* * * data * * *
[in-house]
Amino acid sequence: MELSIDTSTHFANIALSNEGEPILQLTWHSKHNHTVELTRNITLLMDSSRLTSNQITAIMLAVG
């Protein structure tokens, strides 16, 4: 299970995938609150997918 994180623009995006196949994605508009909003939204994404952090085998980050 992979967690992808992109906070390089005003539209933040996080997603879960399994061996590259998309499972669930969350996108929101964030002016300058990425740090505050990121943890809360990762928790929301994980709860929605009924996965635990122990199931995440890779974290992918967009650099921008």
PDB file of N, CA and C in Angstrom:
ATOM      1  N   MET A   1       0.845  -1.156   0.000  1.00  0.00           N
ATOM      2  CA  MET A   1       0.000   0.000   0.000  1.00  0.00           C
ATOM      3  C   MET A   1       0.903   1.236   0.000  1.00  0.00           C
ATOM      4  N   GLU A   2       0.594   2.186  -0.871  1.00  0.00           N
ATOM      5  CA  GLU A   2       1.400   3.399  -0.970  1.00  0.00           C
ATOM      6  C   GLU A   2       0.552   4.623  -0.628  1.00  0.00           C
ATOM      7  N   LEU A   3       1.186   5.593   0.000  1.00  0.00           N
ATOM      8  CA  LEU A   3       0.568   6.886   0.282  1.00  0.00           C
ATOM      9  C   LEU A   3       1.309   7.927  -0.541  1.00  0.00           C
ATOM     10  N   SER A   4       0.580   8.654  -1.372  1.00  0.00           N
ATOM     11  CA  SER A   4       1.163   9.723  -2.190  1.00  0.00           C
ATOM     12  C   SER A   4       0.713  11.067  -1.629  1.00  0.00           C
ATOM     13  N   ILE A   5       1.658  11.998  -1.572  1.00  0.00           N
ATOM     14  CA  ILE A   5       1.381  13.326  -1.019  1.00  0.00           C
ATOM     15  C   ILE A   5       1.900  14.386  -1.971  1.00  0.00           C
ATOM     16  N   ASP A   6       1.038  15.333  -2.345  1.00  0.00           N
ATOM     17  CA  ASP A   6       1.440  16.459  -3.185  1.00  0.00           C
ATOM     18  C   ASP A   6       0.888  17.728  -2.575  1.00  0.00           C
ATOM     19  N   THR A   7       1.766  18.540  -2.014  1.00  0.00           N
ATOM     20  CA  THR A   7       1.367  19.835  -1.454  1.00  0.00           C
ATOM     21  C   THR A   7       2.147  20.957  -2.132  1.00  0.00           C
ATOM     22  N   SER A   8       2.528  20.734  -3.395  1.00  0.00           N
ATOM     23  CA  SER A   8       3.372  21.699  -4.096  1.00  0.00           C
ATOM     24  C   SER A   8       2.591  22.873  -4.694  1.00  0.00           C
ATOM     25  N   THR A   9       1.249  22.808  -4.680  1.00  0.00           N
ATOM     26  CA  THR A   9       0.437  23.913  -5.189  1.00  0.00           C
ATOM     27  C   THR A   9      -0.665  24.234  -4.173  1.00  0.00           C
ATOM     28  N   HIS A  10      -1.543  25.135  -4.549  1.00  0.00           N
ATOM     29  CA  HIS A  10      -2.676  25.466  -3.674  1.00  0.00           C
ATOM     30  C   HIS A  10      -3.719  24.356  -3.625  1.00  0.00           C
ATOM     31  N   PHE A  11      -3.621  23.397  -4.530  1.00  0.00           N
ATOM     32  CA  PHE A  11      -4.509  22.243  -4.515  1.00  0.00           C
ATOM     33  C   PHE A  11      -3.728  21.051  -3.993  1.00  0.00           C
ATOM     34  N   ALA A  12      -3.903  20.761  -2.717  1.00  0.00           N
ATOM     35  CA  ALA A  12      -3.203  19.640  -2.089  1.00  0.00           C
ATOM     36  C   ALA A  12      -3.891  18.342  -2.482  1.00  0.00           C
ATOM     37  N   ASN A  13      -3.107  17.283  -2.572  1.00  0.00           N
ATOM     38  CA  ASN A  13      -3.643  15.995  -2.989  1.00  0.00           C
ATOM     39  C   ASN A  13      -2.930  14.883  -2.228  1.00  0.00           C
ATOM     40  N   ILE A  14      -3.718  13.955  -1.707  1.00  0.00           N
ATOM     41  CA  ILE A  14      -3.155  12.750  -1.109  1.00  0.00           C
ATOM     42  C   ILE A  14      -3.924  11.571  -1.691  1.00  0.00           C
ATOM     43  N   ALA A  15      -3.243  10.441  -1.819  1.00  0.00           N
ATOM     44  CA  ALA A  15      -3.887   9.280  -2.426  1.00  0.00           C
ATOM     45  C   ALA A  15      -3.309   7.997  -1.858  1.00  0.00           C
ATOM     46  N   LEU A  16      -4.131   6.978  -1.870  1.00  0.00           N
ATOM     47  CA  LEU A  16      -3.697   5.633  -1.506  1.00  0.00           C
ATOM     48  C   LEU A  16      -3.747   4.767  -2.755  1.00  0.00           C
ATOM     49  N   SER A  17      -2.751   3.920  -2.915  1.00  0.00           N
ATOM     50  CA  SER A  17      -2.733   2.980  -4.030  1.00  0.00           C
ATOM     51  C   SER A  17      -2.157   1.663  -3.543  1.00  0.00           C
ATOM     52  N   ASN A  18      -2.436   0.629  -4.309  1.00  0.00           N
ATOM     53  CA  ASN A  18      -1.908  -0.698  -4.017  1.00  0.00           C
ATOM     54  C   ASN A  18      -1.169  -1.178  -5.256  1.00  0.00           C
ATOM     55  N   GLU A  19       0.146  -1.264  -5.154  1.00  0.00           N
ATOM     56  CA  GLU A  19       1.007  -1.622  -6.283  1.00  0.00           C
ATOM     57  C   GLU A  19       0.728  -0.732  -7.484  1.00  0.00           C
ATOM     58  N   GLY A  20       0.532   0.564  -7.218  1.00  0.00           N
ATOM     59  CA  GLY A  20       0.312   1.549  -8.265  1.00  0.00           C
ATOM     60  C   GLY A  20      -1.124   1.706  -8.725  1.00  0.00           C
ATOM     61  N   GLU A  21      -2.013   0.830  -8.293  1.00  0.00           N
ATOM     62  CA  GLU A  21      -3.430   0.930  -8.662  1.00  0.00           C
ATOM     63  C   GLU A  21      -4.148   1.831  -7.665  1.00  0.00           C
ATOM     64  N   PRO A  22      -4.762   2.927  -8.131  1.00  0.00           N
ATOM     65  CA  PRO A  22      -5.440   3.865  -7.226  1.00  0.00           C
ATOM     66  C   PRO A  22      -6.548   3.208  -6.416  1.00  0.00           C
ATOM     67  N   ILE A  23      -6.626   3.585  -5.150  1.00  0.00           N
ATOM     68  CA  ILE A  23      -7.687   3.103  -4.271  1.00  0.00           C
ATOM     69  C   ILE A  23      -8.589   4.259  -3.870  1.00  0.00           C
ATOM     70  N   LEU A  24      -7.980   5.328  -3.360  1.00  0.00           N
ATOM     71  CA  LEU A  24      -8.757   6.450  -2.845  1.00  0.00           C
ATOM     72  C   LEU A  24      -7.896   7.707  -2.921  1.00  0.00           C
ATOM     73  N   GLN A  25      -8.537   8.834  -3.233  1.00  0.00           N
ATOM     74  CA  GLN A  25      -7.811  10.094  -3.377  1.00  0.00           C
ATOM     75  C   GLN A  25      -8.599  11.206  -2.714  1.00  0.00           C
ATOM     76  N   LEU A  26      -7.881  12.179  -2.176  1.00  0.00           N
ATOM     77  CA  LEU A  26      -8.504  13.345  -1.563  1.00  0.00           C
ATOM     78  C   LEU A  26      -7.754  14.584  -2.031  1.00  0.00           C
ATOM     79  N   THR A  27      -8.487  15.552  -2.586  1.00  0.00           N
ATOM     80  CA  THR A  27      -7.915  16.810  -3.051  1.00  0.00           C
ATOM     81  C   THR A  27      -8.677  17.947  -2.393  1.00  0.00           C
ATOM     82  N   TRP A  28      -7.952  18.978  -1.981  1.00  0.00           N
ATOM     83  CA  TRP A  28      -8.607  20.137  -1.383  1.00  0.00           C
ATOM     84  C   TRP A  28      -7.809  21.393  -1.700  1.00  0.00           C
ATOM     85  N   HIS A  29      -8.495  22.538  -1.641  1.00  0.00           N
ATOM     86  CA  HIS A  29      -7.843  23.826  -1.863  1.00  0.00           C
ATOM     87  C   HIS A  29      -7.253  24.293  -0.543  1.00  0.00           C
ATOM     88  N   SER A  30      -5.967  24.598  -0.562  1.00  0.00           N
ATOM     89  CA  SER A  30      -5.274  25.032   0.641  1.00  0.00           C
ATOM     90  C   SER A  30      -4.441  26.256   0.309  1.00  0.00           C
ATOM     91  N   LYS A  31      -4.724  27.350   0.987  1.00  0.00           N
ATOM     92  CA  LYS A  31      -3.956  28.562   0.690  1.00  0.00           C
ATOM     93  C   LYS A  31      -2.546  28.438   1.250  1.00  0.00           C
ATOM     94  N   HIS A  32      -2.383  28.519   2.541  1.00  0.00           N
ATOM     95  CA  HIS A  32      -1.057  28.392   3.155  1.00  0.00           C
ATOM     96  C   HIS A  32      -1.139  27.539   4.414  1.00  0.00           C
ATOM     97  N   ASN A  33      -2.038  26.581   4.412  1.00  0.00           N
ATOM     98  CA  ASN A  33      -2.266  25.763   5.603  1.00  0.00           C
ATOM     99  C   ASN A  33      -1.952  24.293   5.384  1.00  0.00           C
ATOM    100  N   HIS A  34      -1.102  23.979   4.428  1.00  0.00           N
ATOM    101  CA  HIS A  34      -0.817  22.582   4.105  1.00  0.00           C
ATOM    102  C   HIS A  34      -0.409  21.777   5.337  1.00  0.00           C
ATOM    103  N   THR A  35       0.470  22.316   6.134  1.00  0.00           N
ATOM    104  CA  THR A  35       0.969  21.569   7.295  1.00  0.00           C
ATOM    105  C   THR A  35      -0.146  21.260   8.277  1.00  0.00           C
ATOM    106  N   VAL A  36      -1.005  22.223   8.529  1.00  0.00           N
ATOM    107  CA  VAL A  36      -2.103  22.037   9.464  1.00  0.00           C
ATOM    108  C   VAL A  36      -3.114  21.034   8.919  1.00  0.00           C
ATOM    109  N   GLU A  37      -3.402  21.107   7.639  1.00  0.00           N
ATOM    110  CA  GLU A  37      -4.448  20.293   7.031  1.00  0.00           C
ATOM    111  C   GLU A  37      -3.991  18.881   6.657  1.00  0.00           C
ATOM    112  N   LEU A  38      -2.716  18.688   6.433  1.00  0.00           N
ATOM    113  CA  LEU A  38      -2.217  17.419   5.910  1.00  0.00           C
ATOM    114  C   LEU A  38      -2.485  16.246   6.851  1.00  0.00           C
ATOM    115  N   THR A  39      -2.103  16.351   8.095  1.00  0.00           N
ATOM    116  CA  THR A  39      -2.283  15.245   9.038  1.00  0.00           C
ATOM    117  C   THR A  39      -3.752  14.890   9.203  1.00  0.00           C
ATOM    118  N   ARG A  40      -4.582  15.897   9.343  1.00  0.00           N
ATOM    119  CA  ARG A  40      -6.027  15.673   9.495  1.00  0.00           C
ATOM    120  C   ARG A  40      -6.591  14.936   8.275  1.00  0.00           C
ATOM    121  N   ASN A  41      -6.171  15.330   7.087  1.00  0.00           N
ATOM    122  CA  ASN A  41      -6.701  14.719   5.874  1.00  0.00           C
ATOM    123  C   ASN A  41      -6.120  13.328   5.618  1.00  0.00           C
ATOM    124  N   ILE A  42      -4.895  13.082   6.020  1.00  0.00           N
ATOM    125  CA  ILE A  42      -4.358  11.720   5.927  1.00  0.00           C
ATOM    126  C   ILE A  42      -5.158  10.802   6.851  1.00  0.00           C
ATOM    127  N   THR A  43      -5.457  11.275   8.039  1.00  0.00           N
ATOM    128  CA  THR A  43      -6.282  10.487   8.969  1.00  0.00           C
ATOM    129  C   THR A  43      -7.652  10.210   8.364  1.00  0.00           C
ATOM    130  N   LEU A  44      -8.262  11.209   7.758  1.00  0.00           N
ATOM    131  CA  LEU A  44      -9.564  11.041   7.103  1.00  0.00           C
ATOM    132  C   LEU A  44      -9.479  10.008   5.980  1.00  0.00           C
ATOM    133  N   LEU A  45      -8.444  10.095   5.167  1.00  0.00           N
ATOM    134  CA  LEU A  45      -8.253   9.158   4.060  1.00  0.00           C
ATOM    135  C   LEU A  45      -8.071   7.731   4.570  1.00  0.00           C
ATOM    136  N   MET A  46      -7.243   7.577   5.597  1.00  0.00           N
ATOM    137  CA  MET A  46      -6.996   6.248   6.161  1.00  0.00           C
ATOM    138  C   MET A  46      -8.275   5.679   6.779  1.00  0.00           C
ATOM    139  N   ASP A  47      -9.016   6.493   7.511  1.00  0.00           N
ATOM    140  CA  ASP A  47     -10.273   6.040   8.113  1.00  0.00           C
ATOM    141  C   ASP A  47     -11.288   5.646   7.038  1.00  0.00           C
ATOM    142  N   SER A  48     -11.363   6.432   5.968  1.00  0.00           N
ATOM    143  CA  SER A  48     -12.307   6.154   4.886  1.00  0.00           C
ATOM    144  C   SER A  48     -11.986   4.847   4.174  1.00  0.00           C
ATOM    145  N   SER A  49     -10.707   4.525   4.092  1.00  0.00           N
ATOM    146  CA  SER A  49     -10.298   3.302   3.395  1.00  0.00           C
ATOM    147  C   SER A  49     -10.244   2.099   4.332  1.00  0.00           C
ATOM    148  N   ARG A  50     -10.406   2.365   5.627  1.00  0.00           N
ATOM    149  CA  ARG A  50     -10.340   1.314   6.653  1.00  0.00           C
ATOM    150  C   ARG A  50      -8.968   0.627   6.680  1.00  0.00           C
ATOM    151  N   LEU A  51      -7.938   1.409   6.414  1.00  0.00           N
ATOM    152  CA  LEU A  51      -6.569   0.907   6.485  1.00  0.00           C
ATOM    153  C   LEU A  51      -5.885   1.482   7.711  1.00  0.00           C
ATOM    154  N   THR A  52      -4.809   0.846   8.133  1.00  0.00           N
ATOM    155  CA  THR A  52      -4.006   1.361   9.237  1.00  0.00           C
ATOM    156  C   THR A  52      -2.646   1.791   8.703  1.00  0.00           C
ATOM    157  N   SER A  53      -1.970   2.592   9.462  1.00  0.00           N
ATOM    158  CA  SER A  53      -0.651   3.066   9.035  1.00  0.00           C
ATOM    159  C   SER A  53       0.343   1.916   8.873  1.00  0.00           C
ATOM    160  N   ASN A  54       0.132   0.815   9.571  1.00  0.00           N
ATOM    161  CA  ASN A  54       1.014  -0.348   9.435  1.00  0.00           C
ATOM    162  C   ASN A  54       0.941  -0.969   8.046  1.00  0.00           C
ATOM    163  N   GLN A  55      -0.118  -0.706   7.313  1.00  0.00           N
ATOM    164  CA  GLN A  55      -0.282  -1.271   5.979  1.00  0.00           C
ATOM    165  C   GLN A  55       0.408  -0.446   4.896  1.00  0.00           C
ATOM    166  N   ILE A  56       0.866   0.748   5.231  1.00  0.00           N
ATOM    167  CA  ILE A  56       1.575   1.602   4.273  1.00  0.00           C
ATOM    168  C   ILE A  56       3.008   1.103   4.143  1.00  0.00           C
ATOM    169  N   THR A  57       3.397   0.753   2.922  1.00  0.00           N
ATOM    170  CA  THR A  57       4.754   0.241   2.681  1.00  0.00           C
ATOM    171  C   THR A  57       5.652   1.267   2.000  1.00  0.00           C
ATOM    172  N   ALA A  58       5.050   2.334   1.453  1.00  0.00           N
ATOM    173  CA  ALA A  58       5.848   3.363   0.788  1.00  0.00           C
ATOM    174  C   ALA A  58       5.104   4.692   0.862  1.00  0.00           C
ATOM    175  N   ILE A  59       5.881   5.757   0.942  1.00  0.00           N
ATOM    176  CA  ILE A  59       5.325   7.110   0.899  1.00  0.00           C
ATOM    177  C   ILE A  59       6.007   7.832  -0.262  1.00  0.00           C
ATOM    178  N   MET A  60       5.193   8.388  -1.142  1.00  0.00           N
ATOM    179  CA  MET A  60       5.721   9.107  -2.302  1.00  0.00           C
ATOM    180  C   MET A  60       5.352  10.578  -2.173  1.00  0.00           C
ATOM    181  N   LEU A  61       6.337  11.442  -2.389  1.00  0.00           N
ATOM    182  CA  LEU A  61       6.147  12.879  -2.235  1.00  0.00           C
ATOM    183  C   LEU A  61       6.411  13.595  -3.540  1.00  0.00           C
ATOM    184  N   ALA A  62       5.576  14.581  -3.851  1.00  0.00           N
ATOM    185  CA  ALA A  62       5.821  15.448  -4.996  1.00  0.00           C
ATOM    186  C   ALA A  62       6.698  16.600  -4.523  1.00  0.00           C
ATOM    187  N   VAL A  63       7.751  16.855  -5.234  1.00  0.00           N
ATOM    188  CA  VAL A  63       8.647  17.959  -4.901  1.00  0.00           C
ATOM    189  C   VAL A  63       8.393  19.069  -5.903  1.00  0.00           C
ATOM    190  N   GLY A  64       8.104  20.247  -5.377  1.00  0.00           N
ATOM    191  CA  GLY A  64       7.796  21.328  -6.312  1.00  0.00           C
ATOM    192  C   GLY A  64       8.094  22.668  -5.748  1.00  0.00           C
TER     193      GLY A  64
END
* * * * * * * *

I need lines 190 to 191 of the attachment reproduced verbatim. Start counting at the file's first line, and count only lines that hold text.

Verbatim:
ATOM    186  C   ALA A  62       6.698  16.600  -4.523  1.00  0.00           C
ATOM    187  N   VAL A  63       7.751  16.855  -5.234  1.00  0.00           N